Anomalies of the Placenta
November 11, 2010 · Leave a Comment
Anomalies of the Placenta
The placenta is a thick, disk-shaped organ. This organ approximately weighs 500 g and is 15 to 20 cm in diameter and about 1.5 to 3.0 cm thick. Normally, its weight is approximately one sixth of the fetus. Placenta is a very important structure for the fetus as it is involved in metabolic, circulatory, respiratory and endocrine functions.
It has two components, the maternal and fetal side. The maternal side is rough and it attaches to the uterine wall whilst the fetal portion is smooth with branching vessels covering the membrane-covered surface. This fetal structure is always examined for the presence of anomaly. Injury of placental portions can lead to serious fetal demise if left untreated.
Placenta succenturiata is a condition where one or more accessory lobes are connected to the main placenta by blood vessels. A succenturiate (accessory) lobe is either a second or third lobe that is quite smaller than the main lobe. This smaller succenturiate portion often has areas of disorder or atrophy. Such accessory lobes by themselves are of no major consequence to the fetus. However, they could produce problems on delivery.
Membranes in between the lobes of a succenturiate placenta can be torn during delivery resulting to massive blood loss. The small lobes can be retained in the uterus after delivery that could lead to severe maternal hemorrhage. This can be detected on inspection of the placenta at birth, where it appears torn at the edge. The remaining lobes must be removed from the uterus manually to prevent bleeding.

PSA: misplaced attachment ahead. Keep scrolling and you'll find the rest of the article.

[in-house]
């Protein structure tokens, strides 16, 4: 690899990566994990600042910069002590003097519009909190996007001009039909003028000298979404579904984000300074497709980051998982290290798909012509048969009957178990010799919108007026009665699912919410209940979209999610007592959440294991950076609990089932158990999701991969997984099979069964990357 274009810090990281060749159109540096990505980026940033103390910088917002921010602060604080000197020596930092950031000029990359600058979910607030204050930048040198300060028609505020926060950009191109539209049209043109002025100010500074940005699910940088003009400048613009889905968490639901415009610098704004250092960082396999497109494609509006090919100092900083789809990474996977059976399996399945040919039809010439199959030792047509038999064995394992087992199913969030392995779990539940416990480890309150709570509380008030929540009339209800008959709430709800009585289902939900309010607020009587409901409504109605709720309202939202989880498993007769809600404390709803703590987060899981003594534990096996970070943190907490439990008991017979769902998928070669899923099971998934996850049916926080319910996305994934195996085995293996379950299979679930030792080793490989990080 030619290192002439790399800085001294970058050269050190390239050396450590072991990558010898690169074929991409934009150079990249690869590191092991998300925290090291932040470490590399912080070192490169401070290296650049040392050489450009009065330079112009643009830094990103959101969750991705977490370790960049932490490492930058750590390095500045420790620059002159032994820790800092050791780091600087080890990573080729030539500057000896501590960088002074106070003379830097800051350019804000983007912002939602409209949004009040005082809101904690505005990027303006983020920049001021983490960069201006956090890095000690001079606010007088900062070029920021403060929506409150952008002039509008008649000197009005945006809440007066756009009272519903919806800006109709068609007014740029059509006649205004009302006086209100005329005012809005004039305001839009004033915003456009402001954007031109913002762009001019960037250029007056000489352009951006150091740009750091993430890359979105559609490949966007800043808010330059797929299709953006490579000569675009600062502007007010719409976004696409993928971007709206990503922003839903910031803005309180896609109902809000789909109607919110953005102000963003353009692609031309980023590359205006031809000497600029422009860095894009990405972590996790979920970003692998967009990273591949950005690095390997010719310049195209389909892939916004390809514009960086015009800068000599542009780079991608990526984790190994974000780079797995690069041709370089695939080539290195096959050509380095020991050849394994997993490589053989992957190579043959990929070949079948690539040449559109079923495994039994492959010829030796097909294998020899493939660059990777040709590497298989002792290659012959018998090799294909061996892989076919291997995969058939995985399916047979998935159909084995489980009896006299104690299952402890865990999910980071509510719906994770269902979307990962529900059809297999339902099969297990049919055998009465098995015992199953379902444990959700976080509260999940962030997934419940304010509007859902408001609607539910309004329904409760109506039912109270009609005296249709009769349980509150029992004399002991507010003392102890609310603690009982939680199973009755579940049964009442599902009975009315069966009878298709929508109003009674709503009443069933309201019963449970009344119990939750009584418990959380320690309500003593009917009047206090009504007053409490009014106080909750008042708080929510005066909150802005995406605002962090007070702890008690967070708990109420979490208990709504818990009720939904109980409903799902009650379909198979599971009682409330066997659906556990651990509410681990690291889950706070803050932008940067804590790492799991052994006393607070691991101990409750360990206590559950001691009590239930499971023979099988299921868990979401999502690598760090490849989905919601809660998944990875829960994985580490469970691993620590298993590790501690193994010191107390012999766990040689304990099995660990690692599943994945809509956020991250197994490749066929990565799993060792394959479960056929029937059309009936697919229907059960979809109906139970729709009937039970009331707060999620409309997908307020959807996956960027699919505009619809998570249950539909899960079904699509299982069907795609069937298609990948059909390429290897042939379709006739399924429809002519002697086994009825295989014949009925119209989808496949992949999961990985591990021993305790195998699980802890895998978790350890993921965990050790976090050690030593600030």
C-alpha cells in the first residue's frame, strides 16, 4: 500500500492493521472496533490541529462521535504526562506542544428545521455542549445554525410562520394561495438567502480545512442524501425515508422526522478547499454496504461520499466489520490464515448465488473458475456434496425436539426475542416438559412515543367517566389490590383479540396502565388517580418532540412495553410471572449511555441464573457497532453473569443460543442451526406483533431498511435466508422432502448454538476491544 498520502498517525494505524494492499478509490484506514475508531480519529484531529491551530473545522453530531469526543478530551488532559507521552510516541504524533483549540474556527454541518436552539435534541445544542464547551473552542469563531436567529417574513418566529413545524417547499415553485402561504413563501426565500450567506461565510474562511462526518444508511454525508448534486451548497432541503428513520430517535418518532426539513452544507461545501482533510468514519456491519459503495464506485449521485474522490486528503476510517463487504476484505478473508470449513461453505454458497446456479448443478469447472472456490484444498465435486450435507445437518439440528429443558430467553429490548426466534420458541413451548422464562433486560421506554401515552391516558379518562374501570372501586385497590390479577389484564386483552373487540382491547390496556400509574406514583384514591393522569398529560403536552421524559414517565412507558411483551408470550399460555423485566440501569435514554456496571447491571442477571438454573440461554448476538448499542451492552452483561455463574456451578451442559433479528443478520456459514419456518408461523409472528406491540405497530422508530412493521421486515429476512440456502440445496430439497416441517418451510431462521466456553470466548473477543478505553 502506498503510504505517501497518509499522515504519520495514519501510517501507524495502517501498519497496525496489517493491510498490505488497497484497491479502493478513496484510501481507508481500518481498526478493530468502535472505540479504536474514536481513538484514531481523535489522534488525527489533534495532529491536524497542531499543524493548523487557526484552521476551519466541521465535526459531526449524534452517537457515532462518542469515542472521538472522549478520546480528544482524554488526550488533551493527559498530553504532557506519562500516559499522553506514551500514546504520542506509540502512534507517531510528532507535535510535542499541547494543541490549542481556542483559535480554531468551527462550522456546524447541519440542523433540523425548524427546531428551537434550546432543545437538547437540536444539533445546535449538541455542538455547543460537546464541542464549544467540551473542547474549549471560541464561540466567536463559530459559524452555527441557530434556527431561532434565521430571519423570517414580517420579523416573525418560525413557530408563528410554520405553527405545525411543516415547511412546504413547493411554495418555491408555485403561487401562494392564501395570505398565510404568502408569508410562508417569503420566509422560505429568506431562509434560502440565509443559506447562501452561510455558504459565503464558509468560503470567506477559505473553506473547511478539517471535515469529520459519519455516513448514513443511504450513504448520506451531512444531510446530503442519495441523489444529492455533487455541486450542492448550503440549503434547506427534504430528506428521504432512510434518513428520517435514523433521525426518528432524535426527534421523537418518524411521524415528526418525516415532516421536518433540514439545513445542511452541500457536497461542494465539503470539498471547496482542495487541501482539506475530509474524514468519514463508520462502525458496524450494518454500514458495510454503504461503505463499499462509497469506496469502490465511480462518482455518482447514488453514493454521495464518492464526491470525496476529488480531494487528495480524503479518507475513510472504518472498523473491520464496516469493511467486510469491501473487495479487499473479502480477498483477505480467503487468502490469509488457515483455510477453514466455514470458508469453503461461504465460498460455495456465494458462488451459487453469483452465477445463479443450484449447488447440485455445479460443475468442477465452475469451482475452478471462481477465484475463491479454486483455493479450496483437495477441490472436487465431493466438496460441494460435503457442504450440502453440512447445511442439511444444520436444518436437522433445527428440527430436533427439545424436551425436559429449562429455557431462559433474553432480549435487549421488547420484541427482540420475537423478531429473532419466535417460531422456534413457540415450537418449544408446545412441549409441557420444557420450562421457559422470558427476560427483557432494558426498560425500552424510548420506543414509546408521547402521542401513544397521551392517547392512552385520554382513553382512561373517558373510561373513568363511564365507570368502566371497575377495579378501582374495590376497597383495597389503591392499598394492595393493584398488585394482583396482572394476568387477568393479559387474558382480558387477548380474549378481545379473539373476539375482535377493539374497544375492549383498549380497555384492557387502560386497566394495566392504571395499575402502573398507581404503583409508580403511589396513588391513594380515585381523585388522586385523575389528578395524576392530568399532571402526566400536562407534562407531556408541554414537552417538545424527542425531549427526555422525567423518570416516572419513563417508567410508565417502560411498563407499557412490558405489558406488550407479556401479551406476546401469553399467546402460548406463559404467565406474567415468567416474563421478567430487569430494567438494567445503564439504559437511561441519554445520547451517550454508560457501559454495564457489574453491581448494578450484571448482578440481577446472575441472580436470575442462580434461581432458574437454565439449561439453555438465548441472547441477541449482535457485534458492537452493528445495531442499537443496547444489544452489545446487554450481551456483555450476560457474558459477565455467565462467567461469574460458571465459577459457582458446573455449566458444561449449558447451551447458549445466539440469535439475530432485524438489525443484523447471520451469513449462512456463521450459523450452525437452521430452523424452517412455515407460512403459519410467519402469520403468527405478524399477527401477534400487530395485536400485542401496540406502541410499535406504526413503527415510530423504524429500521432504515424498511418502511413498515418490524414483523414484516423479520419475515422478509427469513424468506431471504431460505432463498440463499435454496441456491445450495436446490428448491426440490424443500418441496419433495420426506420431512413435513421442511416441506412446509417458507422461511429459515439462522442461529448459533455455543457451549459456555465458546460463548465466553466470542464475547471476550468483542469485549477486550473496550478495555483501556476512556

Normally, the chorionic membranes are not covering the fetal side of the placenta. With placenta circumvallata, the fetal side (smooth portion) is covered to some extent with chorion. The placenta has a central depression on its fetal surface to the edge where fetal membranes are attached. The umbilical cord enters the placenta at the normal site, however, the blood vessels end abruptly at the point where the chorion folds back to the surface. No fetal abnormalities are associated with this type of placenta but it is necessary to note its presence.
Naturally, the umbilical cord is inserted at the central portion of the placenta. Battledore placenta presents with a marginal cord insertion.
In this anomaly, the umbilical cord is inserted directly to the fetal membranes instead of inserting to the middle of the placenta. The cord then travels to the membranes of the placenta where the exposed vessels are not protected by Wharton’s jelly which poses a high risk of rupture. This condition may be associated with fetal anomalies.
If the umbilical vessels of a velamentous cord insertion cross the cervical os that causes it to be delivered first before the fetus is a condition called vasa previa. Cervical dilatation may tear the blood vessels that would result to fetal blood loss. If vasa previa is identified a cesarean section is done to deliver the fetus.
image from imaging.consult.com, library.med.utah.edu